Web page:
Game on: 3 Ways to Make Money with Gamification

via Chris Kenny, Nashville Business, | Source Image:Link

With people spending three billion hours a week playing online games, we’ve certainly come a long way since Joshua (the computer in WarGames) ominously asked:“Shall we play a game?” From fitness to fast food to life insurance, today more brands are using online “gamification” strategies to drive participation, engagement and loyalty.

In fact, Gartner predicts that by 2015 more than 50 percent of organizations that manage innovation will “gamify” those processes, and more than 70 percent of Global 2000 organizations will have at least one gamified application.

But before you think about turning your brand’s website into a massive multi-player gaming console, let’s explore what gamification really means (Hint: it’s not a video game) and the benefits to brands.

What’s gamification anyway?

At the core, gamification plays upon a fundamental human desire to play games. But in life we’re often confronted with incredibly mundane activities. Gamification is the process of infusing game mechanics into otherwise non-gaming aspects of your website, online service or internal workflow to create a more engaging, fun and rewarding experience. Some common game mechanics include: competing for badges, points, or levels, and earning rewards, bonuses and virtual goods for high scores.

When you consider how games fulfill our inherent need to compete, explore, achieve and prosper, the possibilities for gamification become exponential and have the power to drive every kind of user engagement — from buying something to solving problems to sharing content.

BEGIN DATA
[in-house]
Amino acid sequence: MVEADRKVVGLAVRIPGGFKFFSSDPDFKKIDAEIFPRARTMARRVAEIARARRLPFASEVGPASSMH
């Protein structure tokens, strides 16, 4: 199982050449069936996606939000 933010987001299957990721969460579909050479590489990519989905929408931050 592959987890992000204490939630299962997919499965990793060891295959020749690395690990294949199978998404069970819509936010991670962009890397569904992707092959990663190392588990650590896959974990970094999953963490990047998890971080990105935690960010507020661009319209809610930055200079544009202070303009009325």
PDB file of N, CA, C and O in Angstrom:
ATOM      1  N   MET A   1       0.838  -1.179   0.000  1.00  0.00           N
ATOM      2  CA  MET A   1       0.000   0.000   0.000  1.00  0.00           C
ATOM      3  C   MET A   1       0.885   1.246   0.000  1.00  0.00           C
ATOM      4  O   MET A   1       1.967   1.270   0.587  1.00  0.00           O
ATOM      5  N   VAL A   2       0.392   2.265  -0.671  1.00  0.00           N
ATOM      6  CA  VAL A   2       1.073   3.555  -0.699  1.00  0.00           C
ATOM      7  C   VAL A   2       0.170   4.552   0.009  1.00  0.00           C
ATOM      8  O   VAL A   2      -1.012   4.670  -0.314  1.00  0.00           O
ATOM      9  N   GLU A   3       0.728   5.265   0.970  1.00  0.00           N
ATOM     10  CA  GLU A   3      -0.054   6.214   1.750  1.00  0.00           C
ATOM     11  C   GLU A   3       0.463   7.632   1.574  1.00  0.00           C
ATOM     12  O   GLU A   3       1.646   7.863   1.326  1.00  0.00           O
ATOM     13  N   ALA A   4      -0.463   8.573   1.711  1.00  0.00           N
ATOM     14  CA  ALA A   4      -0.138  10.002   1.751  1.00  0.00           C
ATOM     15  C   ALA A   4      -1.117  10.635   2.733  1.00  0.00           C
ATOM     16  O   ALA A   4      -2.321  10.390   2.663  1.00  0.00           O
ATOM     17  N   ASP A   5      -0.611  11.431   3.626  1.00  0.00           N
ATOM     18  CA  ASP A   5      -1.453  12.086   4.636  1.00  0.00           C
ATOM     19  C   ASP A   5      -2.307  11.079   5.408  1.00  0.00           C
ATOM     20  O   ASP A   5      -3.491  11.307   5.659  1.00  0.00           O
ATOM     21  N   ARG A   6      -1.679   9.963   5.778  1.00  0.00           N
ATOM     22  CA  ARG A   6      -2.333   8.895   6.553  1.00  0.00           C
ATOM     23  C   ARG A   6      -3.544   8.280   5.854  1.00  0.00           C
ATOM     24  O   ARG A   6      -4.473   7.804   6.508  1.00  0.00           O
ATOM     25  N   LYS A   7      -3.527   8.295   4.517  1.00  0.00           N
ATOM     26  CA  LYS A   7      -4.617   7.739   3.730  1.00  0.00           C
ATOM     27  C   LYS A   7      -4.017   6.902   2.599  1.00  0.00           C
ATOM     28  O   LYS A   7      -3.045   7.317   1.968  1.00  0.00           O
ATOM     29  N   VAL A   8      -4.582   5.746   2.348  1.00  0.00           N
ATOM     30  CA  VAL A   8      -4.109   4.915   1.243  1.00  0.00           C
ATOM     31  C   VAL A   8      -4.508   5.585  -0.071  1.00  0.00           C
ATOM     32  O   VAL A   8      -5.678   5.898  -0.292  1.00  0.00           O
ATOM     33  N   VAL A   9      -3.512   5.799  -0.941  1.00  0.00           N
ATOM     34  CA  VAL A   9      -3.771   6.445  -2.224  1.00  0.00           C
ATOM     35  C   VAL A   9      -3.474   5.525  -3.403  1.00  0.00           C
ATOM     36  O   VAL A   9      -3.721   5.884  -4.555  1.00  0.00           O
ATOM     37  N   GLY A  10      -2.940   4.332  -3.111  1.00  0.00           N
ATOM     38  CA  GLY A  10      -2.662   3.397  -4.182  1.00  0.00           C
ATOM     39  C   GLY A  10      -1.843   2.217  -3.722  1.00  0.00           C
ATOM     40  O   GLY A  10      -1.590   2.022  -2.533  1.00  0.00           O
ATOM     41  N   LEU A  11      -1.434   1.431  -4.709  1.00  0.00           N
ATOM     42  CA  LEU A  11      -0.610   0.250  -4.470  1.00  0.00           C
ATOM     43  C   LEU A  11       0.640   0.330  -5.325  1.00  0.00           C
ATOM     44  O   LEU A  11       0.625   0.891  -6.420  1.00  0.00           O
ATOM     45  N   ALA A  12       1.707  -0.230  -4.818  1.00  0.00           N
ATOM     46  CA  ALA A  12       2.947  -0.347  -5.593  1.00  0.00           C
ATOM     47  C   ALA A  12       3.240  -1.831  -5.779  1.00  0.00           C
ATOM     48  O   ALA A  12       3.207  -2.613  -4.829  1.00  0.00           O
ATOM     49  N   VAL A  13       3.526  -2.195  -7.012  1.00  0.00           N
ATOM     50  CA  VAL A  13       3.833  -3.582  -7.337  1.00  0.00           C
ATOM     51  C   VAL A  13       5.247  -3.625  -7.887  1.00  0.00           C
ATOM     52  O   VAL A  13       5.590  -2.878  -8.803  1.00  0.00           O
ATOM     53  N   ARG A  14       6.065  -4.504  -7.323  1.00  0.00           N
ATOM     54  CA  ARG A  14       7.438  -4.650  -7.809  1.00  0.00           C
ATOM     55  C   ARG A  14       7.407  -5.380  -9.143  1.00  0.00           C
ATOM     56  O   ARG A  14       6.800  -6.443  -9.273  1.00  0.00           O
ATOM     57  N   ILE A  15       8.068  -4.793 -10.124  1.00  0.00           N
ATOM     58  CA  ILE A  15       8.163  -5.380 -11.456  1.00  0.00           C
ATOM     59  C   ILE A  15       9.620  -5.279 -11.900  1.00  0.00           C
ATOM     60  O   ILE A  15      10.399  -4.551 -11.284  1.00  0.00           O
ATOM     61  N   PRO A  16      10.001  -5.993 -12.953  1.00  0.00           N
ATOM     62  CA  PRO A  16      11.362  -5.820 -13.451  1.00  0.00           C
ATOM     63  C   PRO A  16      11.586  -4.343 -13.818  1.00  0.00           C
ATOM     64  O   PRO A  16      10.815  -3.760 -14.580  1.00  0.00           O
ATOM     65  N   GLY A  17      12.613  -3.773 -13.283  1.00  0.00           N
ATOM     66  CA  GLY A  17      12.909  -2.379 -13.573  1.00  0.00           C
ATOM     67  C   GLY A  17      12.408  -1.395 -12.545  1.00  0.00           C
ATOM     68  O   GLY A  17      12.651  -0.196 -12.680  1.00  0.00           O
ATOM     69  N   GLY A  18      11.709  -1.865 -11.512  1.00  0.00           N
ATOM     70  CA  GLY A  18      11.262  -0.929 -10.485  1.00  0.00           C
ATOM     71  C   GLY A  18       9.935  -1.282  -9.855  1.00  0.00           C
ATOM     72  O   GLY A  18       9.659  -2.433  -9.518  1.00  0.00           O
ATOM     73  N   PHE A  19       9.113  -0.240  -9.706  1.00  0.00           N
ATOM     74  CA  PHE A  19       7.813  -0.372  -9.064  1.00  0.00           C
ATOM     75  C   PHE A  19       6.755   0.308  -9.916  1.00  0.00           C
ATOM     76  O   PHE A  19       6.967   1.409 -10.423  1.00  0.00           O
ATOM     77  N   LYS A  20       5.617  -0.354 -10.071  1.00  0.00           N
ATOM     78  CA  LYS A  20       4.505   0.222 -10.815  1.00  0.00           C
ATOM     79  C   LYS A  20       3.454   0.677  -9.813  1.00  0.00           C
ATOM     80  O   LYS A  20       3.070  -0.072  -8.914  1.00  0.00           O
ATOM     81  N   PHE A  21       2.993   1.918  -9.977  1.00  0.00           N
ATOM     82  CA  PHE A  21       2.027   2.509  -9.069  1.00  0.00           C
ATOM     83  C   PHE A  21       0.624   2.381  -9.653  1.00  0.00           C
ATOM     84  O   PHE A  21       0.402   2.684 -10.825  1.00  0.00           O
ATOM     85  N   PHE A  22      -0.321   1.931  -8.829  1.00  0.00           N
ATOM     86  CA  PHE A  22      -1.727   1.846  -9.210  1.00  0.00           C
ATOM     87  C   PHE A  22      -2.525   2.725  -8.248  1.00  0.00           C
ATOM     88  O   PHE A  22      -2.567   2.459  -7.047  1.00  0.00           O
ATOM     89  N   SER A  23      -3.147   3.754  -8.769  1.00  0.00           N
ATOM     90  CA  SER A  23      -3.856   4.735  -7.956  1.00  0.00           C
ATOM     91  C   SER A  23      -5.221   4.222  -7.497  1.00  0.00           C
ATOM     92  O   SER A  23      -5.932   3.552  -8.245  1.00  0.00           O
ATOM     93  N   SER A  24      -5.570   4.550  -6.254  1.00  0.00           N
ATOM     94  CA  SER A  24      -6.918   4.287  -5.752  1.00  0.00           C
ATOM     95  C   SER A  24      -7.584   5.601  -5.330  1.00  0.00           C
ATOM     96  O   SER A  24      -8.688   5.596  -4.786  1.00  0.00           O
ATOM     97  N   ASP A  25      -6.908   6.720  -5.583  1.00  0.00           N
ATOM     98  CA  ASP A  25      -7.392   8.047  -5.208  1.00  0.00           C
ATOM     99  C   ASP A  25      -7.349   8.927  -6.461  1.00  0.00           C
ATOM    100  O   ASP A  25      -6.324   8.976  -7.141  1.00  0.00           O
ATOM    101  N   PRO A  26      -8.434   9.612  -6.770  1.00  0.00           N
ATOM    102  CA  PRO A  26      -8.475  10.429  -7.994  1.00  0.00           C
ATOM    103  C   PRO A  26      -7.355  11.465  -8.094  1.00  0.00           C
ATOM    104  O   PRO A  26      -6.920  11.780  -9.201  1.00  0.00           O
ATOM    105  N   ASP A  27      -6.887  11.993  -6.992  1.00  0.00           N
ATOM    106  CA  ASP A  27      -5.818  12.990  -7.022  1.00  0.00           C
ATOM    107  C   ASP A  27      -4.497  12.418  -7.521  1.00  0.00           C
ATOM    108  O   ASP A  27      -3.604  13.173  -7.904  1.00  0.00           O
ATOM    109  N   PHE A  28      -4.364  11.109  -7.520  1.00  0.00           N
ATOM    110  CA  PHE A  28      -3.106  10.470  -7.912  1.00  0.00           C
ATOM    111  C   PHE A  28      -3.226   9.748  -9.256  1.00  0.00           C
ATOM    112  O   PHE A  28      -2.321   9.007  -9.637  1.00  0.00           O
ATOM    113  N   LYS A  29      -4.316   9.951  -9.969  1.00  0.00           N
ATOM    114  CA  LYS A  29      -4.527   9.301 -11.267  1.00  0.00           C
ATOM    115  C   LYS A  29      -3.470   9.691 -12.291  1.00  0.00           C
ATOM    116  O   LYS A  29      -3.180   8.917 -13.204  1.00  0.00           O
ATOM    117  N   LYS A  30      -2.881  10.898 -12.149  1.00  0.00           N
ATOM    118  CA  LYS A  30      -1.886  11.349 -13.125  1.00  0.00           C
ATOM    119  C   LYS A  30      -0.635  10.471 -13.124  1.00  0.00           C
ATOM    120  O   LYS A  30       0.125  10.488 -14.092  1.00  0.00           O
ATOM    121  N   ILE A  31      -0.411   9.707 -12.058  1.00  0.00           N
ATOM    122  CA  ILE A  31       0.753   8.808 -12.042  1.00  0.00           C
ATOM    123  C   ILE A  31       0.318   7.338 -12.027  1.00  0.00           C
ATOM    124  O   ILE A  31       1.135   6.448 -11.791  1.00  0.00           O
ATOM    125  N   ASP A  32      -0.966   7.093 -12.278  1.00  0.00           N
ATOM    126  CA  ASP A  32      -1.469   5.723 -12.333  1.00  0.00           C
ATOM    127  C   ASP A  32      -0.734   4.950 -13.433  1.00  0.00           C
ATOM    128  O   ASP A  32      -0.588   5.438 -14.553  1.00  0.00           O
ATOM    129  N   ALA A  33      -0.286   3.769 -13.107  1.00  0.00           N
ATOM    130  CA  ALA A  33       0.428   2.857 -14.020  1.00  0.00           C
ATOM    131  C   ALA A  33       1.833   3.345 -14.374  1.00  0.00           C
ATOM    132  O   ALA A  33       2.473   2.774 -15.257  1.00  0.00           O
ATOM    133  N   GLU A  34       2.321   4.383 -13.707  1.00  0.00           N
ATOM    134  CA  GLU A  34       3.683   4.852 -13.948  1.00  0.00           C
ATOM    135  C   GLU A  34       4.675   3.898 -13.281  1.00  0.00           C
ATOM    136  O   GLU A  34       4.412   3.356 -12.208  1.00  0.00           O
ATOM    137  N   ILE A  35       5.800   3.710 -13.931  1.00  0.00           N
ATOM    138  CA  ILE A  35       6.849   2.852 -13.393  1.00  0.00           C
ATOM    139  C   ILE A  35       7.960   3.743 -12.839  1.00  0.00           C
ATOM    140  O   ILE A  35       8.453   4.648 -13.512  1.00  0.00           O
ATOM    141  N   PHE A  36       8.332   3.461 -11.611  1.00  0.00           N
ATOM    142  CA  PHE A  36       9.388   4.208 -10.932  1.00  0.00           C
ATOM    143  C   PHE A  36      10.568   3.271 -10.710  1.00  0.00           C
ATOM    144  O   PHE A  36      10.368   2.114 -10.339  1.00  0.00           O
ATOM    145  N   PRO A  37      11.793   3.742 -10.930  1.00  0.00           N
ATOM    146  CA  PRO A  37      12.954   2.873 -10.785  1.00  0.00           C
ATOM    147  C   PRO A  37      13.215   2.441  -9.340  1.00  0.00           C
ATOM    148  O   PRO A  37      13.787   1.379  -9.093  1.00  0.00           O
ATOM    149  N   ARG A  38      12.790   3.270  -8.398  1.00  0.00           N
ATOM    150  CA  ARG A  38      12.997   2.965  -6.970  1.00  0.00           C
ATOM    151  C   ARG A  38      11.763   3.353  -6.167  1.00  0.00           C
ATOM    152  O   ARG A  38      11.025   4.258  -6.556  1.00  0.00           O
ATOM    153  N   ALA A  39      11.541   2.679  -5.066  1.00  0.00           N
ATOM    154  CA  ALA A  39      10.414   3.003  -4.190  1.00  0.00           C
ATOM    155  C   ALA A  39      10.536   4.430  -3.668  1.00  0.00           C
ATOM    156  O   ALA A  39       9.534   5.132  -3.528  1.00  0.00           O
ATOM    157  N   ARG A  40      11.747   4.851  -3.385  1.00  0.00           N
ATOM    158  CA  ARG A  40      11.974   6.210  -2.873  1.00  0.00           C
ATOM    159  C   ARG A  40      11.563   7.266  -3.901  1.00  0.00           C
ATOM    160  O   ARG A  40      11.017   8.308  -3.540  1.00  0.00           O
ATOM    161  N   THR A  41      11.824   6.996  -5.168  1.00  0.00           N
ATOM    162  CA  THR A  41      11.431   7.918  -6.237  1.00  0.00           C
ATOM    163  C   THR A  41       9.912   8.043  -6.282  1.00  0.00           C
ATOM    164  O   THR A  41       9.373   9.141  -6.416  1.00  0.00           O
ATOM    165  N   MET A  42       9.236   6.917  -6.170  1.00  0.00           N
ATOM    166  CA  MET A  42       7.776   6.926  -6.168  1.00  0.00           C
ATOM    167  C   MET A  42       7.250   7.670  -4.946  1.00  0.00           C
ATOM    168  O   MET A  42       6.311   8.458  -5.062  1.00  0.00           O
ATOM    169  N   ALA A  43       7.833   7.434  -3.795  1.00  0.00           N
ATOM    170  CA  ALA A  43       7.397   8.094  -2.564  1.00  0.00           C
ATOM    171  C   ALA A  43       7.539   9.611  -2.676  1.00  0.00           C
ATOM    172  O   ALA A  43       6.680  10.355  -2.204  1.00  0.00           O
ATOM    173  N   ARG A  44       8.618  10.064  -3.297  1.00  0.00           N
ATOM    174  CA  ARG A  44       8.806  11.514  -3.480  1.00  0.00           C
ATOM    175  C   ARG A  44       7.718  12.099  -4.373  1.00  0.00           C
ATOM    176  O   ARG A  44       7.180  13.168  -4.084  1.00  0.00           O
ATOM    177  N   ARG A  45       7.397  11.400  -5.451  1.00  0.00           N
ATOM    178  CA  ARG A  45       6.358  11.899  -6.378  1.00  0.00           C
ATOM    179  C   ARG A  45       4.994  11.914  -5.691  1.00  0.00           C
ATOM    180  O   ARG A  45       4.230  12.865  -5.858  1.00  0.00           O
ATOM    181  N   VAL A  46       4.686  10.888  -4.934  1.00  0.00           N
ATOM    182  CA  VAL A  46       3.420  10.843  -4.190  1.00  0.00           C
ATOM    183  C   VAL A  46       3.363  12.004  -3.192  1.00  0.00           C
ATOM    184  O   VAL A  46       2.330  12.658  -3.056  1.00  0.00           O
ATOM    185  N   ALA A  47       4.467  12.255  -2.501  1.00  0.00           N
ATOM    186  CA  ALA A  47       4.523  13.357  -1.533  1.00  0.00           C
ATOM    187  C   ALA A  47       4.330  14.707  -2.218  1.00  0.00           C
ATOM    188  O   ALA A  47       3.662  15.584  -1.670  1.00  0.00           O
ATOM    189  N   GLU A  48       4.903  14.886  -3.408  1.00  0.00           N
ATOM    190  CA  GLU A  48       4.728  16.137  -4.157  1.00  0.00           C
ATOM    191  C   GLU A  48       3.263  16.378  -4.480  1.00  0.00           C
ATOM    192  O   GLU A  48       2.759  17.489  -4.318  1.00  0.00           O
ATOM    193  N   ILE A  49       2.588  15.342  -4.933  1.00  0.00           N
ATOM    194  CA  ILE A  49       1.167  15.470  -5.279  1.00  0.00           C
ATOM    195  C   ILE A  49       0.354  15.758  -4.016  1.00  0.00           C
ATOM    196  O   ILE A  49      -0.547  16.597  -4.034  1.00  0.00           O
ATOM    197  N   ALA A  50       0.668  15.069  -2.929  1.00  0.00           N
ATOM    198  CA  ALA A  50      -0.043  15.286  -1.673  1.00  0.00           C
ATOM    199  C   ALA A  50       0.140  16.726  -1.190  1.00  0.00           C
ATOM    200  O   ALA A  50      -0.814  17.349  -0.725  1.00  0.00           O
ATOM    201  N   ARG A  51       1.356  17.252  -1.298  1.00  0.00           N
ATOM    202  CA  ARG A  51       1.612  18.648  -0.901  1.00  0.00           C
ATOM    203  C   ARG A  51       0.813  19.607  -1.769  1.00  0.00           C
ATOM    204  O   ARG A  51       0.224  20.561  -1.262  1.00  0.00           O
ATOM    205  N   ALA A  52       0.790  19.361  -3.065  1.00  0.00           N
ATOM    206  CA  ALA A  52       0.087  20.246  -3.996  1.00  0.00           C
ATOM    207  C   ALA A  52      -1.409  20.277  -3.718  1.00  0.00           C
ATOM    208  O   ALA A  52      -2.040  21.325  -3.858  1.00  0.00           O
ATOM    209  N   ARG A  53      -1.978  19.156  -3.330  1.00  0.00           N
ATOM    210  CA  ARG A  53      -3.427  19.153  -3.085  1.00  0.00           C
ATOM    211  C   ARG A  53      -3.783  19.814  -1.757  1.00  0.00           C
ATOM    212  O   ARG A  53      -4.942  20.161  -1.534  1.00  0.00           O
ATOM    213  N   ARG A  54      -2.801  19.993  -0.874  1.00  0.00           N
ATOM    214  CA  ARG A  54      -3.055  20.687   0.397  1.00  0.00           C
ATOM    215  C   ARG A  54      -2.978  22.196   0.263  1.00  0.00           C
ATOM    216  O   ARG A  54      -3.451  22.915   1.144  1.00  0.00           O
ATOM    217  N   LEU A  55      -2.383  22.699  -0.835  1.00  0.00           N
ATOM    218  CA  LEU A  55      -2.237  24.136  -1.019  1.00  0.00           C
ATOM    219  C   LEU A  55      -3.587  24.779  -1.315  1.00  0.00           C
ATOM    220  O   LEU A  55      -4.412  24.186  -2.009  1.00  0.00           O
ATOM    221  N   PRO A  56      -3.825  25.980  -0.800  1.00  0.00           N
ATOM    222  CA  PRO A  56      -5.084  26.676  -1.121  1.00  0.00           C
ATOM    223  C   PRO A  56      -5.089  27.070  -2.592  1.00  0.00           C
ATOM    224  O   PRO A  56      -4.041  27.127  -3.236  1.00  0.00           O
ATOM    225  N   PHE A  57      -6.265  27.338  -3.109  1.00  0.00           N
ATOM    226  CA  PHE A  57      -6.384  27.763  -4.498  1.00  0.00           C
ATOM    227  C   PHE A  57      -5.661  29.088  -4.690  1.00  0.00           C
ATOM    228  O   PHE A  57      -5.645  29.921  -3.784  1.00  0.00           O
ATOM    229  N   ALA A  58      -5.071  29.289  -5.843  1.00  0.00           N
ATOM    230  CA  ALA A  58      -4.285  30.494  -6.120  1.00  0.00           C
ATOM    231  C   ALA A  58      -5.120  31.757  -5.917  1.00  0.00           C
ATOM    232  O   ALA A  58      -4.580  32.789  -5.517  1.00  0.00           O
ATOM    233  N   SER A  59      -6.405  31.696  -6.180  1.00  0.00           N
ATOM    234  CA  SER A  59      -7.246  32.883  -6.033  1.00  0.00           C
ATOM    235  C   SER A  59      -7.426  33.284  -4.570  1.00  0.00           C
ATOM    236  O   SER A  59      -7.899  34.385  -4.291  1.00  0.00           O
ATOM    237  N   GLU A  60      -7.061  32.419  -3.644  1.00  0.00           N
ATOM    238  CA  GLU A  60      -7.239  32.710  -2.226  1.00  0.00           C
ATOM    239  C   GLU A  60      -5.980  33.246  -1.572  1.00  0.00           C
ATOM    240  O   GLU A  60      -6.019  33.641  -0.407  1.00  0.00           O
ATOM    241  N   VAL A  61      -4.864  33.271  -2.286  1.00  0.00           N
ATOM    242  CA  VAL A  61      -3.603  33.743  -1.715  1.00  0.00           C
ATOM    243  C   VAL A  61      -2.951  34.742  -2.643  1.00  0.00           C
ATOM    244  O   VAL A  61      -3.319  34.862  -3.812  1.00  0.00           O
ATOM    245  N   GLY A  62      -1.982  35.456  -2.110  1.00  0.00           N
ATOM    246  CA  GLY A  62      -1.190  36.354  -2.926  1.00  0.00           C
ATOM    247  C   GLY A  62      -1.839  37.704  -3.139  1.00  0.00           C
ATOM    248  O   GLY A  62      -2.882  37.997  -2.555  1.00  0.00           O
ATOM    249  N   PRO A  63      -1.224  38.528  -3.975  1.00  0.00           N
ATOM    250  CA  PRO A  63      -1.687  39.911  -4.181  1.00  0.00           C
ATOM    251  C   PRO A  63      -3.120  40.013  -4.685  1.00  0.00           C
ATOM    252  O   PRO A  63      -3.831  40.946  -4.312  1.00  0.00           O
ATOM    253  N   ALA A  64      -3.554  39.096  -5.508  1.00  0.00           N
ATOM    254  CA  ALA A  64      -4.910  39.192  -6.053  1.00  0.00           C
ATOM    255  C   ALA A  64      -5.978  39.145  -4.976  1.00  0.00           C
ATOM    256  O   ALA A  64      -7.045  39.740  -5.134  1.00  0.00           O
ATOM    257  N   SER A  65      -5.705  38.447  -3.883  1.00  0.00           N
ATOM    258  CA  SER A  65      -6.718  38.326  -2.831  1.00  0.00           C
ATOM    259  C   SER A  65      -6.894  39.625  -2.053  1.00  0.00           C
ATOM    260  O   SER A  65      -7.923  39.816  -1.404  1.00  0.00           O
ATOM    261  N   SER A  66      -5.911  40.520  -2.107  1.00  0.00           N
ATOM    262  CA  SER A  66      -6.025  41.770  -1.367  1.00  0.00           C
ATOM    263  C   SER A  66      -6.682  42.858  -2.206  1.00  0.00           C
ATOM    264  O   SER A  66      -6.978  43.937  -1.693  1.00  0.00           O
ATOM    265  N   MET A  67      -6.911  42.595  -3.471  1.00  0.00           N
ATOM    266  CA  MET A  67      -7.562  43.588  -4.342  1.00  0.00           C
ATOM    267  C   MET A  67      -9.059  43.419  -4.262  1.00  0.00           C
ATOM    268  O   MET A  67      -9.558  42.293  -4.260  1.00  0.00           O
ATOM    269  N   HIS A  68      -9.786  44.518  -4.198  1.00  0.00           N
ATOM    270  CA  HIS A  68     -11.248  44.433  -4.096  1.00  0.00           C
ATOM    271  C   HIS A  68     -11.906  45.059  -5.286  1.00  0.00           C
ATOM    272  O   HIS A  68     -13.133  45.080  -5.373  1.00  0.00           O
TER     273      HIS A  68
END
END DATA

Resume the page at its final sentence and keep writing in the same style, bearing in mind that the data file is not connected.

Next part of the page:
Here are three ways brands are effectively applying gamification to their marketing mix.

Crowdsourcing: Have a business problem you want to solve? Gamify it. Harness the power of collaboration. The best example is Foldit, a crowd-work game developed at the University of Washington that unlocked the mysteries of a key protein in the fight against HIV. A problem that puzzled scientist for 15 years was solved in 10 days by 40,000 people playing an online game.

Branded experiences: Nike Running created a virtual running revolution through its social, gamified website and app, Nike Plus. With it, runners join a global community, issue challenges, set personal and team goals, get rewards and share activity across social networks. By gamifying personal fitness, Nike Plus drives loyalty with hard-core runners and newbies alike.

Recruiting and training: One of the fastest-growing uses of gamification is to better recruit, train and engage workers. Marriott developed a game similar to Farmville designed to attract Millennials with an interest in hospitality careers. The Department of Defense simulates real-world situations through a game that trains employees in projects that may be too expensive or dangerous. And the U.S. Army’s “America’s Army” is a virtual web-based environment in which young Americans can “explore an Army career.”

More than a buzzword, a well-designed gamification campaign helps customers and employees achieve their goals while simultaneously driving brand engagement, loyalty and ultimately sales. So what are you waiting for? Put on your game face and add game-changing gamification to your marketing strategy.

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